South Africa’s new president calls the current optimism experienced in the country as “a new dawn.” It’s a sentiment the country’s volatile currency seems to have embraced, pushing below 12 rand to $1 when Cyril Ramaphosa took over the ruling party. The currency, which has risen by some 15% in the last couple of months, maintains its newfound confidence as Ramaphosa became the country’s fifth president and brought back finance minister Nhlanhla Nene—whose 2015 axing first triggered the rand’s downward spiral.
Once pegged to the country’s vast gold reserves, the rand used to be 2:1 to the pound and nearly as strong as the dollar until a generation ago. Today, however, it seems pegged to the anxiety of post-apartheid South Africa. A stronger rand may boost the national psyche, but it’s really not clear if South Africa really wants its currency to keep getting stronger.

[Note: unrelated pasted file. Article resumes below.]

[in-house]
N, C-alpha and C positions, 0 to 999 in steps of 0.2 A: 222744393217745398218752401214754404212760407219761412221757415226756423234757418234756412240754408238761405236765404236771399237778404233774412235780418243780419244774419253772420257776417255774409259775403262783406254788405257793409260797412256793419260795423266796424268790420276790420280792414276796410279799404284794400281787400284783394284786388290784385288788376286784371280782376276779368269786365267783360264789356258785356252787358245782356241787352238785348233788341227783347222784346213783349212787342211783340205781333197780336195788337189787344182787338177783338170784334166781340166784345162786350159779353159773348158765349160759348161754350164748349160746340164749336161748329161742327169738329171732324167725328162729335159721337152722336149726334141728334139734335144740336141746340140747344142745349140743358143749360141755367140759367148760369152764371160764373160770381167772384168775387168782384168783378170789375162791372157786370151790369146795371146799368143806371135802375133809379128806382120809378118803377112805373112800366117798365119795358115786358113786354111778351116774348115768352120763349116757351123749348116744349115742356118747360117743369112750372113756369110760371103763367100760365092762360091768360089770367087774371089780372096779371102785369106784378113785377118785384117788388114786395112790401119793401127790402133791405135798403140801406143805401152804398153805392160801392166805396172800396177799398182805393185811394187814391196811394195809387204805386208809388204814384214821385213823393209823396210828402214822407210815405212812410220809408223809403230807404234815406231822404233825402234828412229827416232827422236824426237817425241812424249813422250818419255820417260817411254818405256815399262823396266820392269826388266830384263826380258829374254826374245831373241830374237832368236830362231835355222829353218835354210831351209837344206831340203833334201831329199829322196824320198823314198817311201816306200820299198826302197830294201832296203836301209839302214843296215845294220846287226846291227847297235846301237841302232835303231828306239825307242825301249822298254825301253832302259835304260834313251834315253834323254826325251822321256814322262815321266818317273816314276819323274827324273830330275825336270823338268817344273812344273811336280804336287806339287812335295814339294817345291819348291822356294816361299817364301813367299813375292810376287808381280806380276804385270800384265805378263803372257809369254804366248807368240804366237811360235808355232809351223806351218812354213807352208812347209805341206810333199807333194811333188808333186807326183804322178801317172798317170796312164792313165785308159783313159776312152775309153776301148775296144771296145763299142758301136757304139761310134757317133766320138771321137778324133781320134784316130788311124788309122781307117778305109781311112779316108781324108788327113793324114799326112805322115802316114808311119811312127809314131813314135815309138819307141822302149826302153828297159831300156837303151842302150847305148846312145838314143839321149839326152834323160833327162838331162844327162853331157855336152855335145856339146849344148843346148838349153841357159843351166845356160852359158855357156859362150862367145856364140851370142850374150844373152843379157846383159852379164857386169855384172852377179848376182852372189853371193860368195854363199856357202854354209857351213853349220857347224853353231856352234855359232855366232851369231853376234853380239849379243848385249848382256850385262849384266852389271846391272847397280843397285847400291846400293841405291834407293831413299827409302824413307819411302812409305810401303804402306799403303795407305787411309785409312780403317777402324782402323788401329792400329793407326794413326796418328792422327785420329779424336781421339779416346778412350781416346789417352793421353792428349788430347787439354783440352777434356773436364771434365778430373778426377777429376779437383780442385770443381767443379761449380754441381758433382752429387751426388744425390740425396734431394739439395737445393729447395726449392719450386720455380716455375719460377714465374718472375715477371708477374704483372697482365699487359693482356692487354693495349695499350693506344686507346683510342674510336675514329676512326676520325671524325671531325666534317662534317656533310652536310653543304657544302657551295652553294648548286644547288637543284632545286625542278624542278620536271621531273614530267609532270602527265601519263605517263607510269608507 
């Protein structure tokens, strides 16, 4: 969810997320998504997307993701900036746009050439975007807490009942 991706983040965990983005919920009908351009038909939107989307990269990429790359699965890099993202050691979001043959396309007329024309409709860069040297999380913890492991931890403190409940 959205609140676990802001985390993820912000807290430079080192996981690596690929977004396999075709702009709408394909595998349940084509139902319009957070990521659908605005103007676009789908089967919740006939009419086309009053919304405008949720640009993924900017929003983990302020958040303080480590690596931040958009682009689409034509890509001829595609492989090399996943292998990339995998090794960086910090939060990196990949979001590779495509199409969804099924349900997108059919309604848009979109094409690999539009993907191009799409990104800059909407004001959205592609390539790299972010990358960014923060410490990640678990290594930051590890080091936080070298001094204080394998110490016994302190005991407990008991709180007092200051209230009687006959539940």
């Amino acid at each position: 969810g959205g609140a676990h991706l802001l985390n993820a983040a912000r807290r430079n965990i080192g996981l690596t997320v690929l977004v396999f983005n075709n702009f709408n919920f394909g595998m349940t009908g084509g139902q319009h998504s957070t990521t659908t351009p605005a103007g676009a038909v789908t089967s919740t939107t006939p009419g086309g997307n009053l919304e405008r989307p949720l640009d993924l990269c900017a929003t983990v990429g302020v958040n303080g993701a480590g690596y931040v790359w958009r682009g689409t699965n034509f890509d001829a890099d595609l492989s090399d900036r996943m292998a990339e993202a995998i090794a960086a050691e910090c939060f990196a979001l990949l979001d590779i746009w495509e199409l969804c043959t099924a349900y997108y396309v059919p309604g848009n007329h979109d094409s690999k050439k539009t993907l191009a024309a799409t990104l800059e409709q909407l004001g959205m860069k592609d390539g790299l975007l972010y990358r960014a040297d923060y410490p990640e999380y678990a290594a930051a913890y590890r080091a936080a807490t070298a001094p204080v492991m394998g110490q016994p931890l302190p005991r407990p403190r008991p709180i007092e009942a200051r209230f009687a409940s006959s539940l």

A malleable currency
South Africa’s currency is prone to manipulation, though. Last year, the country’s Competition Commision found that 17 banks, both local and international, were colluding on the rand dollar exchange rate to turn a profit.
Like Turkey, Russia and Brazil, South Africa’s economy allows large amounts of capital to flow in, making their currencies attractive to forex traders, explains Dinham. The rand was ranked the 20th most traded currency in 2016, with daily trades accounting for 1% of the global daily currency trading market, according to the triennial survey (pdf) by the Bank for International Settlements.